“The Magnificent Seven” looks good but lacks soul.
The movie is a remake of the 1960 western classic by the same name, and it certainly looked to impress with its star-studded ensemble cast. With names like Denzel Washington, Chris Pratt, Ethan Hawke, Vincent D’Onofrio and Peter Sarsgaard, director Antoine Fuqua was certainly poised for success.
The cast itself did pay off quite well. Chris Pratt impresses as self-absorbed cowboy Josh Faraday, Denzel Washington’s Sam Chisolm is the quintessential western lawman and the rest of the cast is quite good also. The action in the film is fun and quick-moving, and the climax was quite gripping.
The main problems of the film, however, arise with the writing and cinematography.
As with many remakes, “The Magnificent Seven” lacks the magic of the original film. The movie gets a bit dull when the characters are sitting around talking to one another, and none of them really seem to have a good reason to be there in the first place.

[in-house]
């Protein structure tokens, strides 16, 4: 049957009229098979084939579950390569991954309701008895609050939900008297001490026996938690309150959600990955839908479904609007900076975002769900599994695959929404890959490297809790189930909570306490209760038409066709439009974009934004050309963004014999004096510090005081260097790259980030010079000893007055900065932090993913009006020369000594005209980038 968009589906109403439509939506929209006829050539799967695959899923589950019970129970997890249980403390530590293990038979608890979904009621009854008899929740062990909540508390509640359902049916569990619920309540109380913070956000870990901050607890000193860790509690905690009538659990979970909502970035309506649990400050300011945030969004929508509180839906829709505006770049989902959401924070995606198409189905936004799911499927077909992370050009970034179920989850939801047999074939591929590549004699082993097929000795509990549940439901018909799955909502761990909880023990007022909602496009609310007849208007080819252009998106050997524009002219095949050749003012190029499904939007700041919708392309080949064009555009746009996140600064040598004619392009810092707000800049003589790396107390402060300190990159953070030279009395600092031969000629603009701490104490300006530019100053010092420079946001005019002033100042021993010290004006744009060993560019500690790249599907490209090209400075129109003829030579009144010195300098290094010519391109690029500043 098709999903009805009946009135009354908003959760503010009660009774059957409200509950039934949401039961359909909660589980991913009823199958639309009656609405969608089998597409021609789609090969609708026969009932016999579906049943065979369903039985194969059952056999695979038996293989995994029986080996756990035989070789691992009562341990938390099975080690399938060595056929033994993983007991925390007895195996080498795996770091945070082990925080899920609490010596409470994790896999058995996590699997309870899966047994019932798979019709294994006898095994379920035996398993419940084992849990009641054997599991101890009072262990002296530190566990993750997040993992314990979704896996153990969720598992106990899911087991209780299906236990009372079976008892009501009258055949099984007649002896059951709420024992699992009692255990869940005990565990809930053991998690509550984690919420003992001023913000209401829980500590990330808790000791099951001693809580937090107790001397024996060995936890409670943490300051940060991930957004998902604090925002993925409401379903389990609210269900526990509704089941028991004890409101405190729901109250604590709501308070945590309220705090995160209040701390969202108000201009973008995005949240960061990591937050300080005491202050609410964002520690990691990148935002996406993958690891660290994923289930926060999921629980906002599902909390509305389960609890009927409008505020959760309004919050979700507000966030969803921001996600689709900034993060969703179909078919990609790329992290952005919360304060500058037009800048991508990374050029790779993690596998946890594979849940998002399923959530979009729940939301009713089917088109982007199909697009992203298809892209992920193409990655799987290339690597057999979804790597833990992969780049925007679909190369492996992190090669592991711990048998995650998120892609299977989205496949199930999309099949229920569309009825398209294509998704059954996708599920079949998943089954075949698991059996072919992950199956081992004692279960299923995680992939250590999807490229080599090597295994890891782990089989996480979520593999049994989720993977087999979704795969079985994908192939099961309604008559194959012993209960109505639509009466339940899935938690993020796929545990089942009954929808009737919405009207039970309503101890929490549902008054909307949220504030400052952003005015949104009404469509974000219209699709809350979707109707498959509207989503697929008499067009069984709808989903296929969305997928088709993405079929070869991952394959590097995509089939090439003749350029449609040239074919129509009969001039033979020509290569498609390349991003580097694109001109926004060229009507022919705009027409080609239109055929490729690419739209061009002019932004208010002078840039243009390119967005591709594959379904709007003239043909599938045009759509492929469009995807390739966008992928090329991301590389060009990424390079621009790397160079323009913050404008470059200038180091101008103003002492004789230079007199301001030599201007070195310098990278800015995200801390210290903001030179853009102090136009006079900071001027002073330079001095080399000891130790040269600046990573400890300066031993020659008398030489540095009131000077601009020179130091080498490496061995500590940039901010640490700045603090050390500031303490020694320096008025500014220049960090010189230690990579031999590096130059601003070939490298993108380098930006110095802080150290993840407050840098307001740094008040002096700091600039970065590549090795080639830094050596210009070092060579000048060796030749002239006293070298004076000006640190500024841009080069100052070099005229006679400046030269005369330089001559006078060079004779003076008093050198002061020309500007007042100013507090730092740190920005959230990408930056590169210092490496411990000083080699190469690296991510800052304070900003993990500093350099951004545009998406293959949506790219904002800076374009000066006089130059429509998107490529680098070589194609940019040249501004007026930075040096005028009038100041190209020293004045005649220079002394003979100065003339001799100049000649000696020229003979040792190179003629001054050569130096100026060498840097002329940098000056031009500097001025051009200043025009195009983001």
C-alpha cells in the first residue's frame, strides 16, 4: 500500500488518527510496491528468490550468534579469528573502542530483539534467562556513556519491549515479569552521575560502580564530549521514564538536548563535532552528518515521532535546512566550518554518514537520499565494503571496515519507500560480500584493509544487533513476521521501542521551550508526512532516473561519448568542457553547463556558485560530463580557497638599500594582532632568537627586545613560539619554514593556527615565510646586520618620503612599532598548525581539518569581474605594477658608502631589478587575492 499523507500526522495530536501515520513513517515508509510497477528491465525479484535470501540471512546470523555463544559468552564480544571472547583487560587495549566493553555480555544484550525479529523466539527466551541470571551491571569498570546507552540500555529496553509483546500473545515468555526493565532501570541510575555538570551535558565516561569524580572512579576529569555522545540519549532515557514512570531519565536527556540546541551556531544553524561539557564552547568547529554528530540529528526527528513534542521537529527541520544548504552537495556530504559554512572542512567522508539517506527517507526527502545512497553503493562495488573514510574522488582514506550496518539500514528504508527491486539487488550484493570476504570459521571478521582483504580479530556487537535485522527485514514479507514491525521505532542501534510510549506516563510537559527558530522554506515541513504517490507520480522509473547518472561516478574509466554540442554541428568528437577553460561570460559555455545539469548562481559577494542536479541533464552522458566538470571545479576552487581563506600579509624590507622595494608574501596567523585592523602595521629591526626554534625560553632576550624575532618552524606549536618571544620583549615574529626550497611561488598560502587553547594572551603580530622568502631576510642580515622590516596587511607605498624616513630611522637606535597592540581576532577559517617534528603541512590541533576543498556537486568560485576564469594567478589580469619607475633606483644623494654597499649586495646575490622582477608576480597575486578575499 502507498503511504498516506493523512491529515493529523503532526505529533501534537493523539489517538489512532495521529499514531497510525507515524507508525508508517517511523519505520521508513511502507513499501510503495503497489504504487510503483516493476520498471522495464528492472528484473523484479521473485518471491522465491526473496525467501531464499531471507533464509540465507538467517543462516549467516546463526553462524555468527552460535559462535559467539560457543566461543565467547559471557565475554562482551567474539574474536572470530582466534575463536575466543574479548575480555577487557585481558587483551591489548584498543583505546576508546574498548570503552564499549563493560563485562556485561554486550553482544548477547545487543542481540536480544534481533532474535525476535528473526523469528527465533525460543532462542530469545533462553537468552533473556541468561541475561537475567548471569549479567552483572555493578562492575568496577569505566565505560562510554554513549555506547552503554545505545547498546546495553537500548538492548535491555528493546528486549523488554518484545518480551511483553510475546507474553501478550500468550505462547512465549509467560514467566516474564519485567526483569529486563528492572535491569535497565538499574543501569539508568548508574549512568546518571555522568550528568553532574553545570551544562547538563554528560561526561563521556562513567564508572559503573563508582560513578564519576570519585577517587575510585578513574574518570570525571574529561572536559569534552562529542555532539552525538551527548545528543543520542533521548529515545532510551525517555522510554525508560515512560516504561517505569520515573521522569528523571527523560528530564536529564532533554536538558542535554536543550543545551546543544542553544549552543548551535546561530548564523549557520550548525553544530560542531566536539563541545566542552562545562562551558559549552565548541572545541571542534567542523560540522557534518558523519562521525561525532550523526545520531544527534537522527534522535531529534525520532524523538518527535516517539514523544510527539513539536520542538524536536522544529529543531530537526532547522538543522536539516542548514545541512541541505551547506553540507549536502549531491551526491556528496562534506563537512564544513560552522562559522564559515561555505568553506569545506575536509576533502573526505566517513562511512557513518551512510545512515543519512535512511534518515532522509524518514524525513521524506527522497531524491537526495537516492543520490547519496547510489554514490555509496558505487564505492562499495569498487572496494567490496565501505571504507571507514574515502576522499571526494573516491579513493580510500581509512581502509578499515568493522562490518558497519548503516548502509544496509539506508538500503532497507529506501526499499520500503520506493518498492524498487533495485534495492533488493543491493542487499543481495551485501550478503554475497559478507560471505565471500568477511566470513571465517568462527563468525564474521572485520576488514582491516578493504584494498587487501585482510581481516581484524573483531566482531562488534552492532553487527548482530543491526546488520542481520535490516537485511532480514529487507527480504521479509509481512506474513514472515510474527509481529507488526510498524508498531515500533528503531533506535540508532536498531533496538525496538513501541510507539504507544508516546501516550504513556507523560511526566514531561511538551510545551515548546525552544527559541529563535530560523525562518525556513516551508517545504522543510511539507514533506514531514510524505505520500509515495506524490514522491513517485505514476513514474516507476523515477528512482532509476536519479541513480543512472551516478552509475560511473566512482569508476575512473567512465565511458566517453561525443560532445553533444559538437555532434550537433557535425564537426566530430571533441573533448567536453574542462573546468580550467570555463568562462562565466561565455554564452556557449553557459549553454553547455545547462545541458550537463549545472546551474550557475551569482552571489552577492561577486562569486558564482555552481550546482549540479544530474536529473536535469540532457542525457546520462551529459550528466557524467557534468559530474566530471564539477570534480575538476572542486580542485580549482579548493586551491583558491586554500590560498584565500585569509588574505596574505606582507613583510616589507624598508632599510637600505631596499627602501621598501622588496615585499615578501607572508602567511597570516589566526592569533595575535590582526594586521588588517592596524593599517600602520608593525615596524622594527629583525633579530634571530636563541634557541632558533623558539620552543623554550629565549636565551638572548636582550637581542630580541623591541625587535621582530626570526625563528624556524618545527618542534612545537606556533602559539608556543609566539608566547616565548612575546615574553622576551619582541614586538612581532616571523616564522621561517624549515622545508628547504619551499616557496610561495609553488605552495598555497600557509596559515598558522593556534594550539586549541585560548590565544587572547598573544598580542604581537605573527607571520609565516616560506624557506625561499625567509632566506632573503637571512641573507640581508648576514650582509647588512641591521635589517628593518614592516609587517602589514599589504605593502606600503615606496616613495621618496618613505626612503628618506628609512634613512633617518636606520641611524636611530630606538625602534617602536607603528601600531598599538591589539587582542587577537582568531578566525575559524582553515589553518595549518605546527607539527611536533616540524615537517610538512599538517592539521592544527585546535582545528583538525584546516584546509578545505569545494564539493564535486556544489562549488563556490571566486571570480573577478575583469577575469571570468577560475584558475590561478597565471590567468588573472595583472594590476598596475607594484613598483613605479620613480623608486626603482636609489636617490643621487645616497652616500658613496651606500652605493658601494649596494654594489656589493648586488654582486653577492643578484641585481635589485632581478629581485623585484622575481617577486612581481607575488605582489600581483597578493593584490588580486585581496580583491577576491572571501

A poor town in the west is being driven out by a rich businessman (Peter Sarsgaard) looking to use the land for mining, killing anyone who gets in his way and taking over the town with his own hired army. Two people living in the town (Haley Bennett and Luke Grimes) flee to hire men to help them take the town back. The seven men are assembled by Chisolm and the fight begins.
As stated, the action itself is great, weighty and no character is safe from being killed. Major conflicts are done well, and the seven at one point take down about 30 men in the span of a five-minute action scene that doesn’t stray too far from plausible reality.
The interactions between the seven, however, fail to impress. They fight well together, but their dialogue lacks charm.
The film, aside from the action scenes, is shot quite boringly as well. Left to right tracking shots abound, and the cinematography lacks passion.
The end of the film also disappoints, leaving viewers wondering whether anything was really accomplished. Main characters end up dying, but the emotional impact on viewers is minimal since the characters lack depth.
Ultimately, “The Magnificent Seven” pales in comparison to the original, retreading a well-known story without providing anything new. If the film makers’ goal was a plain remake, they succeeded but forgot to include an emotional center.